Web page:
A few months ago, a reporter in another state took me up on an offer to work together on a story. After a few emails, we settled on something. She called and told me about her story structure. I suggested she try something much different, an approach that would allow her to develop a theme.
I told her that I’d read the story she wanted to write. But buried within her draft was another story, one that I thought had real power. I explained what she could do and why. She “got it.” Excited, she set off again and told me she’d send me the story when it ran. A week later I got this message: I chickened out.
When I called, she told me she didn’t have the courage necessary to write the story I’d suggested. She pulled the plug and wrote one that — in her heart — she knew was fine, but not great.
When we talk about narrative/feature writing, we can analyze scenes and structure, but they mean nothing if we as writers don’t start a story with a certain confidence.
I recently turned in a story that required certain courage as I reported, structured and wrote the piece. I struggled with how to tell this story, one that — in many ways — was about nothing. At its core, it was brief. I thought about a more traditional feature approach and even wrote — and re-wrote — an opening to the story that was adequate.
And yet, I knew it was wrong.
So I decided to tell it my way. I didn’t talk over the structure with an editor or show him a working draft. I wrote it, edited it, turned it in and then I went to lunch. The story appeared in the Sunday paper, and each day — for the entire week — it had the most hits on The Oregonian’s website. (Read it here.) The story was shared on Facebook over 26,000 times. I received calls and emails from around the world, and it resulted in an interview with the subject on NPR’s “All Things Considered.”
I believe it was my courage to tell the story the way I felt it should be told, believing that the piece would resonate with readers. Without that courage, it’s a news story. With it, it becomes something more powerful.
I’m not talking about pulling a Hunter S. Thompson. But small touches let the reader know they’re reading something different and that a narrator is present.
Here’s the opening: “When he was 12 years old, the boy did something he only later realized probably hurt his seventh-grade teacher. It was minor — he was, after all, a kid — but in time, when he was older and wiser, he wanted to find this teacher and apologize.”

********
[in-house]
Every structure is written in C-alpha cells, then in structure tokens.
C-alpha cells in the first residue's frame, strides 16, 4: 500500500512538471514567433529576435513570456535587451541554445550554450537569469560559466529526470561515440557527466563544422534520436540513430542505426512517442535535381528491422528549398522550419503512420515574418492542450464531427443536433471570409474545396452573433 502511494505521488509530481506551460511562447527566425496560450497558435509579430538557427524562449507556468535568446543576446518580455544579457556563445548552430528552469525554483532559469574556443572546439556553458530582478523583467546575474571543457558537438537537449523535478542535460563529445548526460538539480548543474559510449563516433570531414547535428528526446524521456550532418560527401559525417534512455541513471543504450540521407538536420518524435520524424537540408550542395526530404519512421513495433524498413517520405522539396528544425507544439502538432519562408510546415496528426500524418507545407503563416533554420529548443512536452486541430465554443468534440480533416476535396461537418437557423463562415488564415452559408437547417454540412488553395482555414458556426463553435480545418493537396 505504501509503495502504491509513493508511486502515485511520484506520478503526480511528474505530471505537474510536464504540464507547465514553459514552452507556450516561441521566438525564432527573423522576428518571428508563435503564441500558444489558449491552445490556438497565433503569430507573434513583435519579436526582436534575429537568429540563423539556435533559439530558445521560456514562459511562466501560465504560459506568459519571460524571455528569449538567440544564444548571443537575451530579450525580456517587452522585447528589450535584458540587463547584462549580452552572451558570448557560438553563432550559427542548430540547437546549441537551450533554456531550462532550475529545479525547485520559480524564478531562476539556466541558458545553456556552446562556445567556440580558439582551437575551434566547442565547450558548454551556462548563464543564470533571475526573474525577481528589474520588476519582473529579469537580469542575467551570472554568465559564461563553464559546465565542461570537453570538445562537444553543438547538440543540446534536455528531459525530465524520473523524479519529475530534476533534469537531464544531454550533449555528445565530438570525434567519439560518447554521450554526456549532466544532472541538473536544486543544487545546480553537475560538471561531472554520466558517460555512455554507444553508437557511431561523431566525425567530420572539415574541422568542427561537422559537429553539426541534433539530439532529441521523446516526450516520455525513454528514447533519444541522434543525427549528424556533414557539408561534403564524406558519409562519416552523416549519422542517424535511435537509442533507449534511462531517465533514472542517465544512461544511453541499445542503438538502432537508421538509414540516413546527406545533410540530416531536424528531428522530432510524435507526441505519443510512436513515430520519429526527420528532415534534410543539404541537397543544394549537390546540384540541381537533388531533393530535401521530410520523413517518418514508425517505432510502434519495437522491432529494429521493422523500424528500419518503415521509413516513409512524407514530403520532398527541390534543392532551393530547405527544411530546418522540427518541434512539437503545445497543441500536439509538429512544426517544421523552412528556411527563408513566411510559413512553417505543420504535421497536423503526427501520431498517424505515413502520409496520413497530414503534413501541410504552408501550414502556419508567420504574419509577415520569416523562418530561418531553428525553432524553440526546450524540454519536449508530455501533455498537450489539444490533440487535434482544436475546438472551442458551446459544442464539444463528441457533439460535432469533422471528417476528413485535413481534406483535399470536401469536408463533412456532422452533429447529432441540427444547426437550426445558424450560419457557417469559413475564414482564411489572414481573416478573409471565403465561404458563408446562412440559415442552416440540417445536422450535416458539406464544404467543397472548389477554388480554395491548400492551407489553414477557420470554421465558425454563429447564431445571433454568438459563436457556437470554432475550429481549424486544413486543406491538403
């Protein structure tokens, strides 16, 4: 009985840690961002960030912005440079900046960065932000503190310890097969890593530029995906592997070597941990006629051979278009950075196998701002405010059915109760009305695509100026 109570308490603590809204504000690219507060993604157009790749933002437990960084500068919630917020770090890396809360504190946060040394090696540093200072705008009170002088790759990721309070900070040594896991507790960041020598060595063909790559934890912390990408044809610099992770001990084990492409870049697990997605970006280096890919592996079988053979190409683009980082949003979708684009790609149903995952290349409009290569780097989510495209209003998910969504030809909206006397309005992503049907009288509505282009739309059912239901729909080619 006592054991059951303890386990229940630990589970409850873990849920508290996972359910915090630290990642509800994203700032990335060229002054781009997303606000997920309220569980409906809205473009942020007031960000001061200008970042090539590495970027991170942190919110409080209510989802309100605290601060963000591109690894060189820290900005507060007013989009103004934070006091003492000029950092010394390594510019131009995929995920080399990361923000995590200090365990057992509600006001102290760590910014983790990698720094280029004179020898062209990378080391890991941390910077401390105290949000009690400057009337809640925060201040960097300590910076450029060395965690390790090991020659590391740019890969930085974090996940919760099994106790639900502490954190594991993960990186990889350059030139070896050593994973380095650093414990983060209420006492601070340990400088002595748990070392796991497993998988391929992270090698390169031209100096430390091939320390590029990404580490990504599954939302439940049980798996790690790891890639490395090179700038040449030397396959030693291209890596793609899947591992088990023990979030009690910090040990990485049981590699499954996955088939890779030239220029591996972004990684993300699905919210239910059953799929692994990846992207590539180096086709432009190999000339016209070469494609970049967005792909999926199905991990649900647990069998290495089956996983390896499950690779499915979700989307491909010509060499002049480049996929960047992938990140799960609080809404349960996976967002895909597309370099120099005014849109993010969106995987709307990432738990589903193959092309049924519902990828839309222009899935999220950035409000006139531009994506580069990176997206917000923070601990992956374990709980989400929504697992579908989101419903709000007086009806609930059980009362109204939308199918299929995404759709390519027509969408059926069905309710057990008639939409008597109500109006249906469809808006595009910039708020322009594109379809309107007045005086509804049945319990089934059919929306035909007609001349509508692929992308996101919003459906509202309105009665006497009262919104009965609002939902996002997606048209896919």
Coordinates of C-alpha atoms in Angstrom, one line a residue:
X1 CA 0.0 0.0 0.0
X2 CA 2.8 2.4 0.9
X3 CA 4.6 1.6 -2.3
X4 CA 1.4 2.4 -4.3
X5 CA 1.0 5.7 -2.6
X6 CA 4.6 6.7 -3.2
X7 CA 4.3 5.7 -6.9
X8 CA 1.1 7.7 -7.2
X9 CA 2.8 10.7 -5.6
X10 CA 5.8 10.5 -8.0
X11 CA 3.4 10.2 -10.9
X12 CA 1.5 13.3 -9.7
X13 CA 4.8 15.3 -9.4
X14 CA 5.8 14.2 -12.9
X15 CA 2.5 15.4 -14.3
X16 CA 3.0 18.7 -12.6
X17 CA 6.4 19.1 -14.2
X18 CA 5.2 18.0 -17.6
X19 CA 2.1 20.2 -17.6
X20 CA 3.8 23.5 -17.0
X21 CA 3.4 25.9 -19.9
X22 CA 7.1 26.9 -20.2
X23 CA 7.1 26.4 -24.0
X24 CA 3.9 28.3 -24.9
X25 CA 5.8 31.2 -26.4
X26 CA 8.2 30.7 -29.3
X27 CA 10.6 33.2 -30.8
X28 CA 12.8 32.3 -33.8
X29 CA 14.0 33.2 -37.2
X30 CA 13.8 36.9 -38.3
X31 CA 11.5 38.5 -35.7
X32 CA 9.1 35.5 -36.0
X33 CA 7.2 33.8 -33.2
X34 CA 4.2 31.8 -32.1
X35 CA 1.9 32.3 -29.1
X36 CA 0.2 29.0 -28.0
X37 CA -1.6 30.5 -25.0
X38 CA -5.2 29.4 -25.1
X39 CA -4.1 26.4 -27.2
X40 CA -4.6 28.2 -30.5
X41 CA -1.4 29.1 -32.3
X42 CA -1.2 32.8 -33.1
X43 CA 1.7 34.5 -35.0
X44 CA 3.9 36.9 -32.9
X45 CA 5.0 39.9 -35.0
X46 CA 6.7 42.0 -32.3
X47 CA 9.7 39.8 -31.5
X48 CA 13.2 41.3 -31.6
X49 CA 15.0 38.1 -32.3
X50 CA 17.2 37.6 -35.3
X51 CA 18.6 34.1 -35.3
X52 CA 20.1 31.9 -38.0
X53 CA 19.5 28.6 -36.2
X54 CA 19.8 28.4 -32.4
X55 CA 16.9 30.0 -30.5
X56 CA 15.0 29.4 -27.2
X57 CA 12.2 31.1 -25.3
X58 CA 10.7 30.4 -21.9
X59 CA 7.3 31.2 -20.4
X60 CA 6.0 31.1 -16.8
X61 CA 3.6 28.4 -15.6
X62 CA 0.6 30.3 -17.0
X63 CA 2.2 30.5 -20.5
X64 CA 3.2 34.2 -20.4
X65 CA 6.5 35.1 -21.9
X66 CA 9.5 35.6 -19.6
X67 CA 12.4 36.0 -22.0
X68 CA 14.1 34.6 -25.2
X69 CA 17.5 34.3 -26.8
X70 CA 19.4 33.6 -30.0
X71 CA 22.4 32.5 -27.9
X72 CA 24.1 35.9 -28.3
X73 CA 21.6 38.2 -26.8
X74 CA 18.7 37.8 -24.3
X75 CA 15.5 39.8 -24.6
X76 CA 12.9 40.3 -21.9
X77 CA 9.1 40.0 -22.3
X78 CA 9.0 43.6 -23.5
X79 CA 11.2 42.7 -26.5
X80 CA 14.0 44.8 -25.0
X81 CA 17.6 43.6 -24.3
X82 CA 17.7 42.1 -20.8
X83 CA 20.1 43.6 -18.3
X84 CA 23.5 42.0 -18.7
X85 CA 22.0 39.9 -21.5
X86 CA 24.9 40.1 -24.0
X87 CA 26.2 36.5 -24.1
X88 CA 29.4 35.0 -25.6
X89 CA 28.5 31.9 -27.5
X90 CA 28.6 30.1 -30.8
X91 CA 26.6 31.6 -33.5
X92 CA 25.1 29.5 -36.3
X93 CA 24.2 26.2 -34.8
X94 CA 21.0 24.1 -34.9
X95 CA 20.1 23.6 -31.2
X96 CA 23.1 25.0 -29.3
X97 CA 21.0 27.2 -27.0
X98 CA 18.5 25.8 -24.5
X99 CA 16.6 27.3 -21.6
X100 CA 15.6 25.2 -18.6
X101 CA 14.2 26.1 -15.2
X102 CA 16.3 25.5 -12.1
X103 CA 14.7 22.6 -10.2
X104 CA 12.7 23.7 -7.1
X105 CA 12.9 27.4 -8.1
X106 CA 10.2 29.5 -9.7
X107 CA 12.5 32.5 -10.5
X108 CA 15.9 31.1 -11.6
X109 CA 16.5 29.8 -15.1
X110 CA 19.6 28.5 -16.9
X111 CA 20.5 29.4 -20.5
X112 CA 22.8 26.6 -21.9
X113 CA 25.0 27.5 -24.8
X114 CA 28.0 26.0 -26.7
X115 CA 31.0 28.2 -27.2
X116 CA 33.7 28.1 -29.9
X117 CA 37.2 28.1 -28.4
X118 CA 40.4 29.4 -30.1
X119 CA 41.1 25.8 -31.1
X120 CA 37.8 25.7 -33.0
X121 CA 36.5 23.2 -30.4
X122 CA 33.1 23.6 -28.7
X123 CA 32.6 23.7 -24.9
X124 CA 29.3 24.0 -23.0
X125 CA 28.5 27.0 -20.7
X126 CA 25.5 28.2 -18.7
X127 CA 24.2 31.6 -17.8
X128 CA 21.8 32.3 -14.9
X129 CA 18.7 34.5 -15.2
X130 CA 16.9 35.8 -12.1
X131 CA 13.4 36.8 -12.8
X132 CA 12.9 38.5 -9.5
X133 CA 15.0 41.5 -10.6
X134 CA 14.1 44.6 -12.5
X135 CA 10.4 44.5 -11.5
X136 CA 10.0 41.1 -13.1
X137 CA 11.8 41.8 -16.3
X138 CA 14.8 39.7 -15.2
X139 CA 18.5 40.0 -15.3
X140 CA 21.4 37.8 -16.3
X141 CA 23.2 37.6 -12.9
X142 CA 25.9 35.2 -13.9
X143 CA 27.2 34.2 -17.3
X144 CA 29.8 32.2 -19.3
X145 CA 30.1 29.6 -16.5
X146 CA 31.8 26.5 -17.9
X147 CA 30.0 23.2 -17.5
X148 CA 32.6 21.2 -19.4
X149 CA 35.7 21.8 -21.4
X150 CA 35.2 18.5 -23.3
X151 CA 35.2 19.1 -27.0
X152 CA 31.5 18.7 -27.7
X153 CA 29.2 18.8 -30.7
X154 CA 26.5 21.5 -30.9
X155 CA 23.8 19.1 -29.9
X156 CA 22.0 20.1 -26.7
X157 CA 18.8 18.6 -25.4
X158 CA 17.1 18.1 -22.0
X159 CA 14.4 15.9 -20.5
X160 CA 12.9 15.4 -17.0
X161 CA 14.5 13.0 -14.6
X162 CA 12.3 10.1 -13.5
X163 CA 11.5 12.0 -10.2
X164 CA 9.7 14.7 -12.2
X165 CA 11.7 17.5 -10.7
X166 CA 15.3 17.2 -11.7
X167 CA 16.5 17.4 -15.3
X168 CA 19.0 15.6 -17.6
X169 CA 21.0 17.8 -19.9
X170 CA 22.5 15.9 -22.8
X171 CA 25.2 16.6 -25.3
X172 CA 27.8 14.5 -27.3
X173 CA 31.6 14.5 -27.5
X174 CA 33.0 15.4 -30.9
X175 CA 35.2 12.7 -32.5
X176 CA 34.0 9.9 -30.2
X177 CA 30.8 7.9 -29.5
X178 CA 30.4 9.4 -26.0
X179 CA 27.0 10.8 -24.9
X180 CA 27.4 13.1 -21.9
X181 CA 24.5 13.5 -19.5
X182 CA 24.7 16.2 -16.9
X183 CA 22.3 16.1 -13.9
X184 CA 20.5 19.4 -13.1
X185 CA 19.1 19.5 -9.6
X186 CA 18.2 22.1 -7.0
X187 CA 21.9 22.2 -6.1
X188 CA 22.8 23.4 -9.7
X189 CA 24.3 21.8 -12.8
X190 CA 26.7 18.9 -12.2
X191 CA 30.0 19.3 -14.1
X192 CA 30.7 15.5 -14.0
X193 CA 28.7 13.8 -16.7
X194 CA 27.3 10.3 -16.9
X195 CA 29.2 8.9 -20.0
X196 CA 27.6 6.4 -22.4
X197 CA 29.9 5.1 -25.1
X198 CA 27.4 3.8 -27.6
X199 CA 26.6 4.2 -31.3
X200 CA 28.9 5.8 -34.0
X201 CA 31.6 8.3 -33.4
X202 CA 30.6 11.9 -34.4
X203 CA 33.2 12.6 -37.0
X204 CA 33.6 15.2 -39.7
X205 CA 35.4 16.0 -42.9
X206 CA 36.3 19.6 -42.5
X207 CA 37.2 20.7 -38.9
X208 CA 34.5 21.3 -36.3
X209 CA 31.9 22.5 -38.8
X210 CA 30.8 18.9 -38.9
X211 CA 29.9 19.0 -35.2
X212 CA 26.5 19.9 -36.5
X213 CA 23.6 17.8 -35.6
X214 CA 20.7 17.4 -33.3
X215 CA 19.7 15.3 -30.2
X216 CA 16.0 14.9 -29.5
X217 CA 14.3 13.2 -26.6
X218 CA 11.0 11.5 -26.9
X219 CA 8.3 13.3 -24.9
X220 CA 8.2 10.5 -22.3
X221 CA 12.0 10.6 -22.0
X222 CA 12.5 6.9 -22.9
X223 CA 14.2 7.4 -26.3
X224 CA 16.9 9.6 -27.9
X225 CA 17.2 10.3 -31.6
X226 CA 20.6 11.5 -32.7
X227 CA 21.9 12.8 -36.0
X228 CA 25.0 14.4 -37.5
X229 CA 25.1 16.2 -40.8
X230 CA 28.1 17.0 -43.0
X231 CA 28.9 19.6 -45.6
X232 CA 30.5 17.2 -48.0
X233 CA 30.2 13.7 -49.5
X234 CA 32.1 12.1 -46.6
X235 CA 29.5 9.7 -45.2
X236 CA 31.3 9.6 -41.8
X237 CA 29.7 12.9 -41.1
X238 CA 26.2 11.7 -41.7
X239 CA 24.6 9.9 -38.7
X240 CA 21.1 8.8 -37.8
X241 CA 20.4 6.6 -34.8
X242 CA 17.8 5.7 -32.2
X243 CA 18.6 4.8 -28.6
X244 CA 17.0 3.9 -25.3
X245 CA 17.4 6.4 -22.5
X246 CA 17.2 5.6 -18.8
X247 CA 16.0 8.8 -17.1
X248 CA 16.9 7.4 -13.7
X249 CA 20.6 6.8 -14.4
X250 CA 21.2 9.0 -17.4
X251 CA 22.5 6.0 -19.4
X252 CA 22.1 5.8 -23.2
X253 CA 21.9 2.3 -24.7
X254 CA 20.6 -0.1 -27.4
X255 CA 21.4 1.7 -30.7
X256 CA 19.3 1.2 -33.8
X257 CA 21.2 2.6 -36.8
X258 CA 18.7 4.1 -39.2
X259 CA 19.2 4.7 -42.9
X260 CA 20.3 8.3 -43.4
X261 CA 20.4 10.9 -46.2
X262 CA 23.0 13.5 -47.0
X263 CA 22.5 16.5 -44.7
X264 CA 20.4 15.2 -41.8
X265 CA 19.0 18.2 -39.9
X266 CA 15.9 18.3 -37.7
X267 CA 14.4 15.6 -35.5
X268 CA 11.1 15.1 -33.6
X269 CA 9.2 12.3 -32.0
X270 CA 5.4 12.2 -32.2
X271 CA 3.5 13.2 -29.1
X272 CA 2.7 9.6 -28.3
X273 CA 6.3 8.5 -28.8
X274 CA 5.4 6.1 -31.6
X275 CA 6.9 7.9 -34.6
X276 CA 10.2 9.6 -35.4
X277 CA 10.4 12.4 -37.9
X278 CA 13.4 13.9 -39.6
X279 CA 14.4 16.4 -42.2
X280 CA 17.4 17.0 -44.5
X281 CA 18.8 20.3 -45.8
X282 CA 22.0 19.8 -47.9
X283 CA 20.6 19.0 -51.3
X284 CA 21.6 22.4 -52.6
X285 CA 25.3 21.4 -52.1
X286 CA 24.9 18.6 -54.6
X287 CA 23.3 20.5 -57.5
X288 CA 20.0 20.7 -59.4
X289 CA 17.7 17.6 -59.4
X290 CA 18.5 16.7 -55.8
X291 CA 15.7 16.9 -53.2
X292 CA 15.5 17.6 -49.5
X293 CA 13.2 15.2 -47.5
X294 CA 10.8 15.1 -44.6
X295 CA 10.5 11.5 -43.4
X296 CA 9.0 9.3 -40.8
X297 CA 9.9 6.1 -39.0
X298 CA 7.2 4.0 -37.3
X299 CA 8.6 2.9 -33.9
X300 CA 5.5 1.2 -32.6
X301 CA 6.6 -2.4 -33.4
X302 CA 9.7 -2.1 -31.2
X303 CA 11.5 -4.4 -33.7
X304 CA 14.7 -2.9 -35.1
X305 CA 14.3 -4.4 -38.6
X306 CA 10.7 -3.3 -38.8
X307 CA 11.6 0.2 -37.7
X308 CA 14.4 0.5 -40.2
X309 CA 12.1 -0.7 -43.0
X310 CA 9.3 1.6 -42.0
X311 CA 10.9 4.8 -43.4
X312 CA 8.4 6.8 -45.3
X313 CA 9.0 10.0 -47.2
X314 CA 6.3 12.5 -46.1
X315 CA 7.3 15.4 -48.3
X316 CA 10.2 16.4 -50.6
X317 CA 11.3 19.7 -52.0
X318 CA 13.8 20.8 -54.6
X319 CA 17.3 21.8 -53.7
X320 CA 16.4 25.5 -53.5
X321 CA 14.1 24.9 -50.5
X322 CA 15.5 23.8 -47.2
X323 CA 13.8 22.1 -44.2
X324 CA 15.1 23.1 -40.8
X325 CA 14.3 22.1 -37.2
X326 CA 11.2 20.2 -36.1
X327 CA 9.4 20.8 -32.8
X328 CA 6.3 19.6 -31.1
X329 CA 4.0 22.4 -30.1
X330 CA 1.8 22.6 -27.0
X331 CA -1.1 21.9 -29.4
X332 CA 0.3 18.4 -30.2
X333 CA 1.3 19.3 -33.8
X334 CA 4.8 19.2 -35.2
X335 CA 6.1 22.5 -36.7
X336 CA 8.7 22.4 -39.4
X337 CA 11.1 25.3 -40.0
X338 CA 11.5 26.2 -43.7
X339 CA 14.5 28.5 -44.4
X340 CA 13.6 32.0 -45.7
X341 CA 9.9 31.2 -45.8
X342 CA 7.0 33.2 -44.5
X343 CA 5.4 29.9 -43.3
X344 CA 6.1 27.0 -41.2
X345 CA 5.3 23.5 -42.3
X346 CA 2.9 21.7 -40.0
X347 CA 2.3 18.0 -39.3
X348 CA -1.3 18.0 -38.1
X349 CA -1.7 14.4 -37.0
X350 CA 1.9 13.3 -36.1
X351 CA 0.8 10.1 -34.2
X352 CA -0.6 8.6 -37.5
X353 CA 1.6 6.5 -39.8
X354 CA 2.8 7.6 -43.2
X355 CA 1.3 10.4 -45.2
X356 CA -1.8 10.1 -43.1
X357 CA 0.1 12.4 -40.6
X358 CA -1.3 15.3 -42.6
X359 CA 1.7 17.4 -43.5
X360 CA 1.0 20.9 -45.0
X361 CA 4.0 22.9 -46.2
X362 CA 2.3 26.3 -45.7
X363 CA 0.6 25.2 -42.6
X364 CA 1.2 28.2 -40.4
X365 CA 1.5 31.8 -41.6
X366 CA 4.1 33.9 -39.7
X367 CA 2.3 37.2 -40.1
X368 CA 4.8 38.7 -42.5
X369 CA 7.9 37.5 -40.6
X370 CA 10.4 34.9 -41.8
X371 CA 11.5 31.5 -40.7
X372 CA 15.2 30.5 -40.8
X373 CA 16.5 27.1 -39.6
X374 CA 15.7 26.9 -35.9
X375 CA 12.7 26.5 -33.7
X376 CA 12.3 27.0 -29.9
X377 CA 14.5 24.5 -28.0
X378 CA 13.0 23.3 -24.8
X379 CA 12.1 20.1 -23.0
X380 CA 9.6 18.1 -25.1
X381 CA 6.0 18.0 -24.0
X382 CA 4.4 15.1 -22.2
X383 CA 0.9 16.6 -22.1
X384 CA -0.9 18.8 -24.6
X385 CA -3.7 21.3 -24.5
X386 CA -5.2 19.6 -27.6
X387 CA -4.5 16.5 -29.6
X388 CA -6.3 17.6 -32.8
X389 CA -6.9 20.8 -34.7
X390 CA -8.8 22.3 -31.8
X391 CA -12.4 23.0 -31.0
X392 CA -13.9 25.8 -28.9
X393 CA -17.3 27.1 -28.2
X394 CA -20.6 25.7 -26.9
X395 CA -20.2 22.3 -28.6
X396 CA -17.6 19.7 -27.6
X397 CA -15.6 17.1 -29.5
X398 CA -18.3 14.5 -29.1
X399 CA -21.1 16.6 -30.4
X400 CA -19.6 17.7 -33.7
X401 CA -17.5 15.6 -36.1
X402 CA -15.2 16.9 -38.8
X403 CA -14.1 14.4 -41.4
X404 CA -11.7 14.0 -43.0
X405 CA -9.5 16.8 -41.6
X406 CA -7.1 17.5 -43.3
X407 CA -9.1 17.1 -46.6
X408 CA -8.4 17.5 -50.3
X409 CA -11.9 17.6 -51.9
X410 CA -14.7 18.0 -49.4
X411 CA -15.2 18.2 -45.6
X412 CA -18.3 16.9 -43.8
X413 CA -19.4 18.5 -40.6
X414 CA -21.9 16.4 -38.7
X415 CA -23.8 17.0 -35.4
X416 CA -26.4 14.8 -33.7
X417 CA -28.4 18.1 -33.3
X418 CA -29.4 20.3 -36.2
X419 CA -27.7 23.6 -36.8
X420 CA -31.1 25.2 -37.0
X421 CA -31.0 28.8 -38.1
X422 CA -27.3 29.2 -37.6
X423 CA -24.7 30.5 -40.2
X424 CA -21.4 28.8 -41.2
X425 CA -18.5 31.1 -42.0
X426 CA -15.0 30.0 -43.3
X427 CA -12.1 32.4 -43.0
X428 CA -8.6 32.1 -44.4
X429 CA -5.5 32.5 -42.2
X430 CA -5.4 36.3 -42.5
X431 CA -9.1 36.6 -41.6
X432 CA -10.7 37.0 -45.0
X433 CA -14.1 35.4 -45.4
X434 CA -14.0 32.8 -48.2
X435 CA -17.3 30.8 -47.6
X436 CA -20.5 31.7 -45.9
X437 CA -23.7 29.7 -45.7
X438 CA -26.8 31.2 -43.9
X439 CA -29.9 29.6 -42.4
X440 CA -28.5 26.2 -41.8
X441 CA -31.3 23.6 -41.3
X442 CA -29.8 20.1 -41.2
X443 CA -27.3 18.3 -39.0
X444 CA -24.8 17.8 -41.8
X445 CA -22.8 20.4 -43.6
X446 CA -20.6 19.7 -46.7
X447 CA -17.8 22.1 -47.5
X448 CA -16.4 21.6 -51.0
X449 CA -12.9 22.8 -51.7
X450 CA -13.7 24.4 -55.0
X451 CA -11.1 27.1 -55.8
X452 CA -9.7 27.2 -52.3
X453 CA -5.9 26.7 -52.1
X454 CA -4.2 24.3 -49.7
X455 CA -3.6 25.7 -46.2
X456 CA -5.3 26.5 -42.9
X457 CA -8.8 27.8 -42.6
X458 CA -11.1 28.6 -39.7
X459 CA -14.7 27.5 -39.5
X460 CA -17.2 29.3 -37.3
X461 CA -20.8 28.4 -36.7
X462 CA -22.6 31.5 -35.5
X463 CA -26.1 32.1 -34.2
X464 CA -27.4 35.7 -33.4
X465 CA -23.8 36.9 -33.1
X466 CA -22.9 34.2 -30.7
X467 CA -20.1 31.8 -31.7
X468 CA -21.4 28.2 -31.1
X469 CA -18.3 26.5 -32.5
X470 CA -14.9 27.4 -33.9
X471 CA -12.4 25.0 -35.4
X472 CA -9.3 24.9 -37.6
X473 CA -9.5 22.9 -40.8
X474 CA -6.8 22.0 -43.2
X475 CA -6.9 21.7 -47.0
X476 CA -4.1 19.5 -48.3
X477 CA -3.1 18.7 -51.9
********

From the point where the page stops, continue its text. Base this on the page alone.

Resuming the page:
The phrase “he was, after all, a kid” is a small act of courage. Not only does it tell readers this is a story about something minor, but it reminds readers someone is going to narrate this piece.
In the second section, I go all in by framing this way:
A good feature story is about something universal. When it comes to apologies, no one gets a pass in this life. Everyone deserves one, and everyone needs to give one. When I mentioned this letter to people, I found a story more universal than any that I’d written in years. Everyone told me they had someone they wished they could apologize to. And they told me that by the time they realized that truth, it was too late.
In my case, it was something that has haunted me for decades.
At this point I write about an incident — nearly 50 years ago — as a school kid when I shunned and helped fuel the fire of teasing toward a poor, unpopular girl in my class.
Months later, the girl left school. I never saw her again. The school I attended has been torn down. I have forgotten the names of many of my old classmates. But not hers. For years I wanted to apologize. … I typed her name into an Internet search field. I found nothing. I realized then that my story — the one with no news — was about something more powerful than news.
It was about getting a second chance.
That section is why this story worked with readers. Little bits of courage make a story better.
I later called the reporter who had wanted to work with me to see how she was doing.
“I work at a smaller paper with a set of editors who are not really about helping people get better,” she said. “It’s about getting something in the paper and on the Web. I just finished a story that could have been good, but in the end wasn’t all that great. I did the job. But I lack the skills, and my editors lack the ability to help me grow and take risks.”
She sighed. “It’s nobody’s fault,” she said. “It just happens.”
It doesn’t have to be that way. I am building a community of writers who want to learn via my own website, tomhallman.com. I will be posting my story — called The Apology — and discussing the structure. I also post stories from writers and take questions and comments. Come visit.